Noisy workspaces are stressing us out. Here’s how to reduce open office noise.

A new study suggests that noisy, open-plan offices aren’t just a source of stress – they actually make us more territorial. So how can we maximise employee wellbeing while enjoying the benefits of collaboration? We spoke to a workplace design expert to find out.

Open-plan offices have been around for decades, rising in popularity during 1960s Germany as a more organic way to facilitate the flow of communication. For a while they were seen as the antidote to corporate silos. With everyone sharing one space, teams could collaborate more easily. Creativity could flourish. Walls between departments would, quite literally, come down. 

But while open-plan offices have traditionally been seen as more socially democratic, they do have their drawbacks. The lack of privacy, the constant noise – conversations, ringing phones, keyboard tapping, background music, people eating lunch at their desk – it’s all been shown to increase stress levels and worsen moods.

New research out of the University of Queensland has even shown that open-plan offices tend to make us more territorial. 

You might have noticed this yourself. Look around any open-plan corporate office. Do you see people reclaiming desk space? Erecting small physical borders between themselves and others? Turning pot plants into a green forcefield? Putting up photos? It’s a common stress response and, according to researchers, a sign of psychological withdrawal. When we feel under pressure, humans and hermit crabs have a lot in common: we like to retreat within our own boundaries. So what’s the solution? 

“Ultimately, all that noise is really disruptive for you, and people around you,” says Sasha Titchkosky, CEO and Founder of Koskela. “I firmly believe that workstations are for working, and there should be spaces for you to go – both as a team and individually – to have meetings, chats, phone calls and discussions.” 

Sasha says she’s noticed a workplace culture shift since COVID, too. With the rise of hybrid work, video meetings are still prevalent to accommodate a workforce spanning multiple homes and offices. “For people in the office, it’s essential to create separate spaces away from designated quiet working zones to facilitate these communications,” Sasha says. “But it’s not feasible, cost-effective or sustainable to build endless meeting rooms.”

Employers need to create spaces where people can retreat to focus or take a call without disrupting everyone around them. By enabling these spaces, it can change the way we collaborate at work, and it will ultimately encourage more people to come into the office

This is what Koskela’s Australian-made Jacob range is all about. Recently recognised in Australia’s International Good Design Awards for Excellence in Design and Innovation, the Jacob range is a collection of furniture pieces – including armchairs, sofas, phone booths, individual and group retreats, and hideaways – that are specifically designed as a hybrid office solution, with high-back panel options to allow for privacy and peace.

“The Jacob range started as a sofa,” Sasha says. “Then we added a high back. We realised that, due to layers of different materials, it had a natural acoustic property that muffled sound. From there, we thought: let’s see how far we can push this. So we developed a series of settings, from individual armchairs through to a collaboration booth where groups of four to six people could have a quiet meeting, with all their tech integrated into the ‘room’.”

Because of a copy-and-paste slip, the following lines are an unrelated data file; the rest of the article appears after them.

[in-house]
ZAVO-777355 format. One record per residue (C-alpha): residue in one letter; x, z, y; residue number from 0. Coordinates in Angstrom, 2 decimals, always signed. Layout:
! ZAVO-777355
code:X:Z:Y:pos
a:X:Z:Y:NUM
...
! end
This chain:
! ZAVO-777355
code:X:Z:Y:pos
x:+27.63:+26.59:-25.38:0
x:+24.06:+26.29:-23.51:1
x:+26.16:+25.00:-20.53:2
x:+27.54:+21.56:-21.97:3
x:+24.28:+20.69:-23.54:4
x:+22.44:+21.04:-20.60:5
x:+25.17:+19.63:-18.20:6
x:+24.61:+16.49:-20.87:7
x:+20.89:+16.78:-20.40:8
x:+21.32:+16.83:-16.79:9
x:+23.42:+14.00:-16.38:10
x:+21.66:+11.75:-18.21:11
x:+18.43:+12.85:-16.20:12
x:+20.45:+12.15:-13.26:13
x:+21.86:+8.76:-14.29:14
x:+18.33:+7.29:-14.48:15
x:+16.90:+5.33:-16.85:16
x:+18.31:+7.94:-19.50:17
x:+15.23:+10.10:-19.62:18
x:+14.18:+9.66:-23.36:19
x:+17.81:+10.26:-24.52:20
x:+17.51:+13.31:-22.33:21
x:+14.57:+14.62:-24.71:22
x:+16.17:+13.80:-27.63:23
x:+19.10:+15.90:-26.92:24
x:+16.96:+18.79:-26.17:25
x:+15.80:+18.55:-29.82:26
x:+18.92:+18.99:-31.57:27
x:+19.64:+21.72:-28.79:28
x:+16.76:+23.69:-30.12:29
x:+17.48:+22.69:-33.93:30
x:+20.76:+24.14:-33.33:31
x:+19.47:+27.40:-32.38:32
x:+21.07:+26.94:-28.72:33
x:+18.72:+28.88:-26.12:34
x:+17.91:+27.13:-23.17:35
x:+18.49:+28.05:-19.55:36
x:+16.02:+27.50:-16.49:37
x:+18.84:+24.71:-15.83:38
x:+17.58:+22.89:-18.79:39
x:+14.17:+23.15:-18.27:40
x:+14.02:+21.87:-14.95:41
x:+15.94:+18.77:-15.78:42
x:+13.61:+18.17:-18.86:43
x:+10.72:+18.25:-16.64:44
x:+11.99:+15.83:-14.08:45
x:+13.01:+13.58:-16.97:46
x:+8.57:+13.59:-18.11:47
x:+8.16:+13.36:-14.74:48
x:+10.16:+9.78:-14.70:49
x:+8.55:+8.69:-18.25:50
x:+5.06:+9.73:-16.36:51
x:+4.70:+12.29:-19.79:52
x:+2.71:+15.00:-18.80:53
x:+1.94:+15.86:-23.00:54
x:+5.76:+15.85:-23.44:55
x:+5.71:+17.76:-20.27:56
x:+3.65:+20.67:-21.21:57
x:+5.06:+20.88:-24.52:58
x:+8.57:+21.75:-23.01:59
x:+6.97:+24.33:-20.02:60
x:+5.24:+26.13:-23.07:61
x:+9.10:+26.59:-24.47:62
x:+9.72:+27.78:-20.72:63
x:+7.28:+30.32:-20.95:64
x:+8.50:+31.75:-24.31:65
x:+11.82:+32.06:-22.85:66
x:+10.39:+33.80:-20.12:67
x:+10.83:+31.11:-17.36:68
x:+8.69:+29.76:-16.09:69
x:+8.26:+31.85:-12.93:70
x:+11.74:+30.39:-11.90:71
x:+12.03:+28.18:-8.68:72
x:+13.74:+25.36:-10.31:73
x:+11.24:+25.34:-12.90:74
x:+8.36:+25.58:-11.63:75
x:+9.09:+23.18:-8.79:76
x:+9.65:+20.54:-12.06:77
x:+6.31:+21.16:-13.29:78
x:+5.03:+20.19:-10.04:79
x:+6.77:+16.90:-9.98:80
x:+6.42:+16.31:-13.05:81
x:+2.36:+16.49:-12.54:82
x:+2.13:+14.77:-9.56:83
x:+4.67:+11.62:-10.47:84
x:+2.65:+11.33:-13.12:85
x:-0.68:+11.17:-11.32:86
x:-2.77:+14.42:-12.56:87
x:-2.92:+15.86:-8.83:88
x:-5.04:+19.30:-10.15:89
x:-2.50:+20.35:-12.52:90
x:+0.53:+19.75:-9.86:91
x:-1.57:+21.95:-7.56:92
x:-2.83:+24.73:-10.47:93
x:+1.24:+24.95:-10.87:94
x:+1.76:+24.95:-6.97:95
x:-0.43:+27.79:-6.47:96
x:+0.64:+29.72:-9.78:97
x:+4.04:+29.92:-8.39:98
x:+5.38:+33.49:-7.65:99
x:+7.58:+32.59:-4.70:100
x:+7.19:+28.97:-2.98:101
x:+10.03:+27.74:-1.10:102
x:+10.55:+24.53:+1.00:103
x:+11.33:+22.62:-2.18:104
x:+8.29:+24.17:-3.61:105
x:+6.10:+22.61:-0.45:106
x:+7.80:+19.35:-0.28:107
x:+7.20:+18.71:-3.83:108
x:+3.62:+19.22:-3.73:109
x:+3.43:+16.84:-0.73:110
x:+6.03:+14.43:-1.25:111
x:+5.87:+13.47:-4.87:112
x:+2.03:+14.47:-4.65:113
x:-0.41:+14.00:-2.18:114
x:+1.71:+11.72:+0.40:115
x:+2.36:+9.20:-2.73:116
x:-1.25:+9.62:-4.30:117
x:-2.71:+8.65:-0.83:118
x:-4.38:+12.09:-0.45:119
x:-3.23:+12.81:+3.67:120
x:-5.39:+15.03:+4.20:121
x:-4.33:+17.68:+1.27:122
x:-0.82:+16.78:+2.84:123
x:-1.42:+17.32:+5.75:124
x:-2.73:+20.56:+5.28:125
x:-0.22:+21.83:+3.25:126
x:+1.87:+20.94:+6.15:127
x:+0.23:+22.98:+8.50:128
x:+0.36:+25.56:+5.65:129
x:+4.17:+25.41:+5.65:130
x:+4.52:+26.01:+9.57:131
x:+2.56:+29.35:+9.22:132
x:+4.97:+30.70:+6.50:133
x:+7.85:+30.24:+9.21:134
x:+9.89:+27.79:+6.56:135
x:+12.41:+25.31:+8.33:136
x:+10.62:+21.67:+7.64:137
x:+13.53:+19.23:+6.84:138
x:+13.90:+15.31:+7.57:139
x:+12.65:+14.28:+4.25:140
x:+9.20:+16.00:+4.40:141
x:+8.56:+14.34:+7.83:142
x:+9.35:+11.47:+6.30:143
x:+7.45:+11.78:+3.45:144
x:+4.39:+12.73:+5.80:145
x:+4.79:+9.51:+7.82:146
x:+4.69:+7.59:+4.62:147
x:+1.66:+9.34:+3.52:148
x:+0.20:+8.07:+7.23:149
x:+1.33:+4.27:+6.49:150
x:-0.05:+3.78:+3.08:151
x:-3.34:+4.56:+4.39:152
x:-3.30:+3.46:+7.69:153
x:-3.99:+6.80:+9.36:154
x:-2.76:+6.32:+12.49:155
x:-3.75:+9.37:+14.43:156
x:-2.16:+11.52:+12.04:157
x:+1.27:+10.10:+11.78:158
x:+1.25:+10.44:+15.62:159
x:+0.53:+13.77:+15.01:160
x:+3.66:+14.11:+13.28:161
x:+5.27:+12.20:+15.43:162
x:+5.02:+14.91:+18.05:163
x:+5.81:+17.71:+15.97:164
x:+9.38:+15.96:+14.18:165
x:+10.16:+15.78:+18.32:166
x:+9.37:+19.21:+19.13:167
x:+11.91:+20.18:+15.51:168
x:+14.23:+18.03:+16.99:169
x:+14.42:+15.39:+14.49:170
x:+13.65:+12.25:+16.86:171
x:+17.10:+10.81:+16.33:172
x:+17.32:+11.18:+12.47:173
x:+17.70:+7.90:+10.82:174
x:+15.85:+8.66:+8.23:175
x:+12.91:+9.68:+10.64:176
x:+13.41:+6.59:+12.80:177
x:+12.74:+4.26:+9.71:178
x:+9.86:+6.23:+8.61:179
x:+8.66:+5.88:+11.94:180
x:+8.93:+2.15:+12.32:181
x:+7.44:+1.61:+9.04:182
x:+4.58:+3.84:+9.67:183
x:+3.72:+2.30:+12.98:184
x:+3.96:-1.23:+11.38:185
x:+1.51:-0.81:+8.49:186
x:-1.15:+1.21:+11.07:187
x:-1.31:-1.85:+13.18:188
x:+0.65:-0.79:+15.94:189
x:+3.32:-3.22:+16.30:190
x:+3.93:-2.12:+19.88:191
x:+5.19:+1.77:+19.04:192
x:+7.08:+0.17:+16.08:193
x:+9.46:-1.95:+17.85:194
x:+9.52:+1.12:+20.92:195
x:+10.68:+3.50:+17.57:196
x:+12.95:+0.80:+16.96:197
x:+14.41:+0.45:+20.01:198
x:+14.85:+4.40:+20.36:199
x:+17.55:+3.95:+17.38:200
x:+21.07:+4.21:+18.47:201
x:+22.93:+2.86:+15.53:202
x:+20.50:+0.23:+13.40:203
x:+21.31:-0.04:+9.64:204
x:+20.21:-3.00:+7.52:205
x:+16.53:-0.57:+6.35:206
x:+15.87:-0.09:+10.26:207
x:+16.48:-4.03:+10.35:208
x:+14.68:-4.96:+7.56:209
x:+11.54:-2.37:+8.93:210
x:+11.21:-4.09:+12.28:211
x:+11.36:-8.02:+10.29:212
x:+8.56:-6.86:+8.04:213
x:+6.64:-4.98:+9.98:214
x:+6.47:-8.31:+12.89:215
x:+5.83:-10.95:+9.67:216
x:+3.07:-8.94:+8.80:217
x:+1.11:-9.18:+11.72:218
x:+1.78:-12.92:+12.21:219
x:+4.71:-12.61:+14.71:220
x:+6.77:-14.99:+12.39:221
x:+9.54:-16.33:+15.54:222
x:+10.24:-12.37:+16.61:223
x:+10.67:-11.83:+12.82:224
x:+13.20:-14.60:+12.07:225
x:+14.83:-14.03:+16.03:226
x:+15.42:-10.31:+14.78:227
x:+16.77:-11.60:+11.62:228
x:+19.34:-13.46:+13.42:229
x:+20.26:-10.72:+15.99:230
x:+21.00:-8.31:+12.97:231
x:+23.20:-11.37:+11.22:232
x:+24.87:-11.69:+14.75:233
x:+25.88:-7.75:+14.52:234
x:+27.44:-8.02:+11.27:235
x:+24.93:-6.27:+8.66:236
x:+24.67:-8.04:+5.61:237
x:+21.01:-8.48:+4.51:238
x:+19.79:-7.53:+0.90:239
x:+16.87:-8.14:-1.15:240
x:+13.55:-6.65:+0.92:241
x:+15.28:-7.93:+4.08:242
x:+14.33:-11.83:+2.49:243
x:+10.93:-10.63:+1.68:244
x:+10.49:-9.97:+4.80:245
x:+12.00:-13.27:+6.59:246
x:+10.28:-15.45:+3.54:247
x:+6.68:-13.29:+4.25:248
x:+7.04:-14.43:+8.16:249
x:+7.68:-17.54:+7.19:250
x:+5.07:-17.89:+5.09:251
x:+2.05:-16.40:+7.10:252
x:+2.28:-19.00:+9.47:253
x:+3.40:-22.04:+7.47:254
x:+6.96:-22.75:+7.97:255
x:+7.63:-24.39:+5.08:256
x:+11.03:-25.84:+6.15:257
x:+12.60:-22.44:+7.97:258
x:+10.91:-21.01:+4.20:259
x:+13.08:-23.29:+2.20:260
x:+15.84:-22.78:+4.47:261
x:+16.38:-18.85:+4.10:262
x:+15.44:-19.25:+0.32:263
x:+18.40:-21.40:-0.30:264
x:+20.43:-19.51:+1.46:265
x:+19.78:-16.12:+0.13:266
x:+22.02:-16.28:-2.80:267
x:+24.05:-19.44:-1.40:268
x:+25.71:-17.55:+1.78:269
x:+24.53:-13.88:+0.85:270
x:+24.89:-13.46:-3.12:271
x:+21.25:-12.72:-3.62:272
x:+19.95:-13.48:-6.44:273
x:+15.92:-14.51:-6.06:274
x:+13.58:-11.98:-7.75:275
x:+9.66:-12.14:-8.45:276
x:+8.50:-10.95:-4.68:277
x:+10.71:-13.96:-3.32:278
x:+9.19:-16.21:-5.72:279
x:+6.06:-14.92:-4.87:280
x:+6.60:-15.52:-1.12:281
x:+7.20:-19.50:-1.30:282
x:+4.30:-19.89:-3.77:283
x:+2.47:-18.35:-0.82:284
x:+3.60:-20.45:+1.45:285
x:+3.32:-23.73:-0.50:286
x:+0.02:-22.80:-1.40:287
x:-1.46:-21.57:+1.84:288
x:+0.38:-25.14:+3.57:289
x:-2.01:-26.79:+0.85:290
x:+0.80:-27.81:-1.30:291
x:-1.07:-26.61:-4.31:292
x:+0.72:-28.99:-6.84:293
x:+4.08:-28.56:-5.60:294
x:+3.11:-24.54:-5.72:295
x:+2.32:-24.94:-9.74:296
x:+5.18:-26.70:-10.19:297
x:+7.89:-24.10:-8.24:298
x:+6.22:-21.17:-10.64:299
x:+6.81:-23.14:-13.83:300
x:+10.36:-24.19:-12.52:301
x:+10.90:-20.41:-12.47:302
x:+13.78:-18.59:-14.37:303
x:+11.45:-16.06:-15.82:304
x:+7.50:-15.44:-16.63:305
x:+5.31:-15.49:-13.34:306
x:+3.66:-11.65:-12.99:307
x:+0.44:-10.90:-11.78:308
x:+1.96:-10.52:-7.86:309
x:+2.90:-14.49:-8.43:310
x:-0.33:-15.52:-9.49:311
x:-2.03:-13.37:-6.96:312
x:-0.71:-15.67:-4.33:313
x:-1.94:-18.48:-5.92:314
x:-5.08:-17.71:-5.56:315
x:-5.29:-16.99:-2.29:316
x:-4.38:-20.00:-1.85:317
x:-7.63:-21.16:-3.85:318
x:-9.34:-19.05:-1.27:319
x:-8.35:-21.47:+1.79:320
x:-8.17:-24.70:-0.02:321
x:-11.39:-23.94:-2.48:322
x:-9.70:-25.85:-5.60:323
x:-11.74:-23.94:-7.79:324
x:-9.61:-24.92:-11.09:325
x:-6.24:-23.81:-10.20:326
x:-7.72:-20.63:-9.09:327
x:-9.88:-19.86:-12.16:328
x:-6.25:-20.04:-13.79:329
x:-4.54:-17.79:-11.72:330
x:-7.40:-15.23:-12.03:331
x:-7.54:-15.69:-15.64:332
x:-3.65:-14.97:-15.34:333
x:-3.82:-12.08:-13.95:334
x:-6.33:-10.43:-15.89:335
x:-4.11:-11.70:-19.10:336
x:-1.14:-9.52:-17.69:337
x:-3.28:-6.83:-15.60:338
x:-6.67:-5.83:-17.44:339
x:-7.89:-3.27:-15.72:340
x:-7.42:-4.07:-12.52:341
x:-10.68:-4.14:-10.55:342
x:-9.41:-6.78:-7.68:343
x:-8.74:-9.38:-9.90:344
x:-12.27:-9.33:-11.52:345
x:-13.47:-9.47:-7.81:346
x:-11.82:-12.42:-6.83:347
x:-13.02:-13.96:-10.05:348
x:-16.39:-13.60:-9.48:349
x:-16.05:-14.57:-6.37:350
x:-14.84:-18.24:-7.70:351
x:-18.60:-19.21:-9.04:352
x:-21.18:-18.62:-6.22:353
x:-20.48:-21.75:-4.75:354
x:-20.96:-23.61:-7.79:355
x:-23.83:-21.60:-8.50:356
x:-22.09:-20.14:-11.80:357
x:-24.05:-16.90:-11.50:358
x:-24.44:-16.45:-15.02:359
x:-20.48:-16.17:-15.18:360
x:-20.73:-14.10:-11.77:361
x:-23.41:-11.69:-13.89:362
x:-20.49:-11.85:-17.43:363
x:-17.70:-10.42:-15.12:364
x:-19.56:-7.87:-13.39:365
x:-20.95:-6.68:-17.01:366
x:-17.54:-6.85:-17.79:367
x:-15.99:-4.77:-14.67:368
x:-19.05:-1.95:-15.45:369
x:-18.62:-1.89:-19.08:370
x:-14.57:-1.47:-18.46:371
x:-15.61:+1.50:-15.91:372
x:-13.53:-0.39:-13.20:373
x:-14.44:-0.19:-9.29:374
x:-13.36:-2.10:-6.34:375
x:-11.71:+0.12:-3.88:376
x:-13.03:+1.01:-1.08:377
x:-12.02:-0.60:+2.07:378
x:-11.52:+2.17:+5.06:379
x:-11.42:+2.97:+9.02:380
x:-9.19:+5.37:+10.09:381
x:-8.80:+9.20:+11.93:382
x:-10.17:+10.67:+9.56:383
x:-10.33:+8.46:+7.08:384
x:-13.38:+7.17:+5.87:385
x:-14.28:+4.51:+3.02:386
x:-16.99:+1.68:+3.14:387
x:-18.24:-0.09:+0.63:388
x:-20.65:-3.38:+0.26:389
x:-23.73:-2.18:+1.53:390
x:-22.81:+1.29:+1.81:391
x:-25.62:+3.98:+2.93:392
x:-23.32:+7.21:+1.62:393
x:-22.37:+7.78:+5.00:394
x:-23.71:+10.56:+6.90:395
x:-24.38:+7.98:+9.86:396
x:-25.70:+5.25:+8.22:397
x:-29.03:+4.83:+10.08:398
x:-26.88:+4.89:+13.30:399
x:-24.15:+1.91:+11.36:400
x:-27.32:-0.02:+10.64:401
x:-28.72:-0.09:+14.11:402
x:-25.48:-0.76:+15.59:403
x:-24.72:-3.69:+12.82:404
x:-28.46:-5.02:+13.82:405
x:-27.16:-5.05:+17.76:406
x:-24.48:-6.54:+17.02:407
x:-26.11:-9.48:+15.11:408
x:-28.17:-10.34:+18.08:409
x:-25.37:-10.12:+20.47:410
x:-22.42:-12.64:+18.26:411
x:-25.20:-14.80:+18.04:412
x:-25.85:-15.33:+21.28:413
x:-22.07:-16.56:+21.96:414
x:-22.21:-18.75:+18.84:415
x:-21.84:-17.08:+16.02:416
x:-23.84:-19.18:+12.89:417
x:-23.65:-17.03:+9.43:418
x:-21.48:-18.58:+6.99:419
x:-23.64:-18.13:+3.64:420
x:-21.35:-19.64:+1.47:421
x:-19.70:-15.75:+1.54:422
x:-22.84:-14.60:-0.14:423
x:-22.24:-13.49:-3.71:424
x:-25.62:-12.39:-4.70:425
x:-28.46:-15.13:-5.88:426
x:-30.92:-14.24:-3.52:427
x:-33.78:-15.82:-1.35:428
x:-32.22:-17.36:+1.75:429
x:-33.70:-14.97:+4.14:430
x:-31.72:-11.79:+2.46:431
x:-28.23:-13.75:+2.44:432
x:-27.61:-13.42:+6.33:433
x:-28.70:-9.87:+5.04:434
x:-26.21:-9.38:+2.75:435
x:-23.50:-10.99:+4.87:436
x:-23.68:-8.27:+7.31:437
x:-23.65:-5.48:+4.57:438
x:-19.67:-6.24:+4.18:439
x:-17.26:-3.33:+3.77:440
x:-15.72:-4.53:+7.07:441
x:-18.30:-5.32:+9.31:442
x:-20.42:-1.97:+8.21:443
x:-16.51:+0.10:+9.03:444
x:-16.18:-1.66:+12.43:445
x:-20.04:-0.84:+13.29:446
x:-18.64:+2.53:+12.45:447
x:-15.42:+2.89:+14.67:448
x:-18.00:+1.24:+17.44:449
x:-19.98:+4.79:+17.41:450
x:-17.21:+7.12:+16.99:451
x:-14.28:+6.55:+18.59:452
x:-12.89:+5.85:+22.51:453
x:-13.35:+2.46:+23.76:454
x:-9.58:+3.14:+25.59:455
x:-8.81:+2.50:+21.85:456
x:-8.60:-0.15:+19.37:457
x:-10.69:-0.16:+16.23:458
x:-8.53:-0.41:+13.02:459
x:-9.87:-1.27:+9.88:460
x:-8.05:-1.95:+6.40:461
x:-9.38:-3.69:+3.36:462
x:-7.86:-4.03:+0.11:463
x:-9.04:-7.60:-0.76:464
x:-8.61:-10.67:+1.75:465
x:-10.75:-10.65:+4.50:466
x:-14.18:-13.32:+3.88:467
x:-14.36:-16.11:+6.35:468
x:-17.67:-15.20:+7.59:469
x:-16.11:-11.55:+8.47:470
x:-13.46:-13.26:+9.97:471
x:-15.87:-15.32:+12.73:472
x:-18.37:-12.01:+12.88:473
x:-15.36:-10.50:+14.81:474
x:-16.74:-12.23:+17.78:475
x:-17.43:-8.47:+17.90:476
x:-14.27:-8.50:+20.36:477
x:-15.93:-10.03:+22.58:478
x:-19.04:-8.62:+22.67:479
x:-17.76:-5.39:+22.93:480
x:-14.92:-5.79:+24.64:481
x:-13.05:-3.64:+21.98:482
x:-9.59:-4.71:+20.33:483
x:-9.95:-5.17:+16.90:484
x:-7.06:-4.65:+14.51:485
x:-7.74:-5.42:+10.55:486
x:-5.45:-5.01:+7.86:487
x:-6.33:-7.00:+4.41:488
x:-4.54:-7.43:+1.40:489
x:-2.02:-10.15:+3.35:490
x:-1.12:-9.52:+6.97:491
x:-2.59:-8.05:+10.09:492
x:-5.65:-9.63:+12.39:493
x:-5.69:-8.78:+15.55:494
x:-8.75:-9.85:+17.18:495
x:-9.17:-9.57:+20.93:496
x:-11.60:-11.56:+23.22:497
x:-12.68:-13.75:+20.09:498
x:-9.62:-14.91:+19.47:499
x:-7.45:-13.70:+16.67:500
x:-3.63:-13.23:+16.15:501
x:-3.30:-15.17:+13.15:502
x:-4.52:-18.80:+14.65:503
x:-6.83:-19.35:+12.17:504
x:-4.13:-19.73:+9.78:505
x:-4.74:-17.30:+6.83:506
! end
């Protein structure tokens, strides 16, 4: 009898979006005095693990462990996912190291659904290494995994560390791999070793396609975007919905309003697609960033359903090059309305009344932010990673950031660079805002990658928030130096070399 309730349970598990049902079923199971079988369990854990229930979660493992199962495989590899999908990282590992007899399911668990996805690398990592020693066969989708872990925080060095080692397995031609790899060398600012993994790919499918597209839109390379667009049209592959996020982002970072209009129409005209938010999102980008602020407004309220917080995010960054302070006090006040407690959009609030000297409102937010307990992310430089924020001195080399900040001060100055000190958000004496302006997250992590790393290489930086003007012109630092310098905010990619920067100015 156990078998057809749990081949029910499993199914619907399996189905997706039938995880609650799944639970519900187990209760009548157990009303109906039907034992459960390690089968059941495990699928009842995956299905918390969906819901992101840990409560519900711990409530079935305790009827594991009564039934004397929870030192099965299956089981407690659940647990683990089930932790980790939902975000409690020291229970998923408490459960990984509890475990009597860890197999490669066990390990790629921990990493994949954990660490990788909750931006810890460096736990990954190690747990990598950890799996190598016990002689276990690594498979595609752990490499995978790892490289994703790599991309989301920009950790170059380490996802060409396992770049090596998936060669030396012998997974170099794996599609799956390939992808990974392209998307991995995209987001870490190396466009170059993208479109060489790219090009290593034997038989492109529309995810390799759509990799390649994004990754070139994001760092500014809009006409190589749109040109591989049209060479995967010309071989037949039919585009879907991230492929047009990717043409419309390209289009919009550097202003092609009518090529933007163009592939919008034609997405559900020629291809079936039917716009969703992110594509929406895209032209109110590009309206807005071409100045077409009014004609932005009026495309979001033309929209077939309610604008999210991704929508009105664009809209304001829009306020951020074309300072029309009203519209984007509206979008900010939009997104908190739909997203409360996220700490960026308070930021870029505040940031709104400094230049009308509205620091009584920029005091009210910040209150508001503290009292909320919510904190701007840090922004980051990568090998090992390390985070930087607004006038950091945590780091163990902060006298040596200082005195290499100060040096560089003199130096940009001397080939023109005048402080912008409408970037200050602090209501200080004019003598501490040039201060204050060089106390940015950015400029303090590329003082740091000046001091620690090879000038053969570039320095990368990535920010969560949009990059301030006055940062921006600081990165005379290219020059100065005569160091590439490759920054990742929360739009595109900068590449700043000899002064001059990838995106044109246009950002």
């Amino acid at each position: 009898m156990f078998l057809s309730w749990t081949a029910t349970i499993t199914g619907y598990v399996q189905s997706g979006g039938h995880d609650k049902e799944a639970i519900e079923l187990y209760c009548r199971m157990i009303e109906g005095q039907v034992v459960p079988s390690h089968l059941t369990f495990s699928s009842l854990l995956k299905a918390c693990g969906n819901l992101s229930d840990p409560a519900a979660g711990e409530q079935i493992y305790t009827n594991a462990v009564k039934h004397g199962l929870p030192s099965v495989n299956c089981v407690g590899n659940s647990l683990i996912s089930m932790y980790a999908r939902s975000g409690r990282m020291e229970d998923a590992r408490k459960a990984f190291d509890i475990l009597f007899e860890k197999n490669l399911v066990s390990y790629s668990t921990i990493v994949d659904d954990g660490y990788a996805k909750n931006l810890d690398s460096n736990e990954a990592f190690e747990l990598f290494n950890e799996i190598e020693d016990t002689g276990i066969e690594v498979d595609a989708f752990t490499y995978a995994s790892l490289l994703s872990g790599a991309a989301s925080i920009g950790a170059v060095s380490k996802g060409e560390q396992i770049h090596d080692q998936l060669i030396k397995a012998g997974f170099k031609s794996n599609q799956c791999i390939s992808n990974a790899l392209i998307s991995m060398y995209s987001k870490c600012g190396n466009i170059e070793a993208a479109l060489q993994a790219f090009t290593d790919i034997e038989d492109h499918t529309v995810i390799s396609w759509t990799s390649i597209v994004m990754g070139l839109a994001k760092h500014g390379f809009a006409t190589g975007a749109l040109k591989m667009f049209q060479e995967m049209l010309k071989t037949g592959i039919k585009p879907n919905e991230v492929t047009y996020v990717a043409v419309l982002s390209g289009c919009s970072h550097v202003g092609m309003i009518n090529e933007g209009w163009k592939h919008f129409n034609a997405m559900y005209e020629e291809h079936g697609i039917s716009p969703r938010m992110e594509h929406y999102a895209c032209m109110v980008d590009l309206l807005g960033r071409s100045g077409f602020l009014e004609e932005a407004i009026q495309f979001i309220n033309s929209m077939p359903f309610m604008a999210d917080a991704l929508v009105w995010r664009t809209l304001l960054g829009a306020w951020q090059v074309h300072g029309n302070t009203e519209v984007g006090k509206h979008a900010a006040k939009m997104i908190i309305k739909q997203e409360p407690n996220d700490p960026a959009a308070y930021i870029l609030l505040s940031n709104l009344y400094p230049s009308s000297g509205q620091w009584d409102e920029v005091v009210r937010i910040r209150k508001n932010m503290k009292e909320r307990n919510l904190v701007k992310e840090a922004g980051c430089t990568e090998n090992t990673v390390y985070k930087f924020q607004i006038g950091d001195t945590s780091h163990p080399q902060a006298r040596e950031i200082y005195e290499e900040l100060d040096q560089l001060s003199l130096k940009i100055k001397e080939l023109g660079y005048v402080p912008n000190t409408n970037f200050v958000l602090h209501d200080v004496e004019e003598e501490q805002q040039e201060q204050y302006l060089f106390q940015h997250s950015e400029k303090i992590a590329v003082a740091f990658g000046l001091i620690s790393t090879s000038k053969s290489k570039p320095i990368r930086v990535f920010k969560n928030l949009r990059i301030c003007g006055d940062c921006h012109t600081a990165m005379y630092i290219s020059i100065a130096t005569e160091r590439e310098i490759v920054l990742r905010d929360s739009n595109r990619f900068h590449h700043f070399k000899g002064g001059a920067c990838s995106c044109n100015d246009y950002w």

With many workforces embracing hybrid working models, the Jacob booths embody ‘smart furniture’ that seamlessly connects the physical and the digital worlds with concealed cables, laptop charging ports, video conferencing tools and whiteboard panels. “We really put a lot of thought into video calls,” Sasha said, “because often remote workers are not given the same level of respect or attention in meetings. We had to make sure we had the webcams just right, so everyone could be seen and heard.”

Of course, not everyone in the office needs to hear each call or conversation, which is why the Jacob range is equipped with exceptional noise reduction of about 50%. 

Inside the cocooning panels of every Jacob booth, most background noise doesn’t enter, and most meeting noise doesn’t escape. “Inside of the booth, you don't feel like everyone is listening to everything you say,” Sasha says. “That said, it’s also not silent, so you get that bit of atmosphere, ambience and energy of the office – the sense of other humans sharing a space.”

The idea of the Jacob range was to create a fully flexible solution. Something that combined the best of open-plan collaboration with the privacy of a traditional office. The modular designs mean organisations can create dedicated breakout spaces that suit them without the cost, time and rigidity of building fixed meeting rooms. The pieces can also be assembled on-site, so clients can easily move them, re-shape them, or add modules to scale up their spaces. 

As an added bonus, by manufacturing onshore, Jacob has the fastest lead time in the market – two times faster, and 25% less expensive, than building a meeting room from scratch. 

“I don't think everyone should come in and put on a set of noise cancelling headphones and not talk to each other,” Sasha says. “That kind of defeats the whole purpose of having an office. But employers need to create spaces where people can retreat to focus or take a call without disrupting everyone around them. By enabling these spaces, it can change the way we collaborate at work, and it will ultimately encourage more people to come into the office.”Project: Endeavour energy / Architect: WMK / Photographer: Nicole England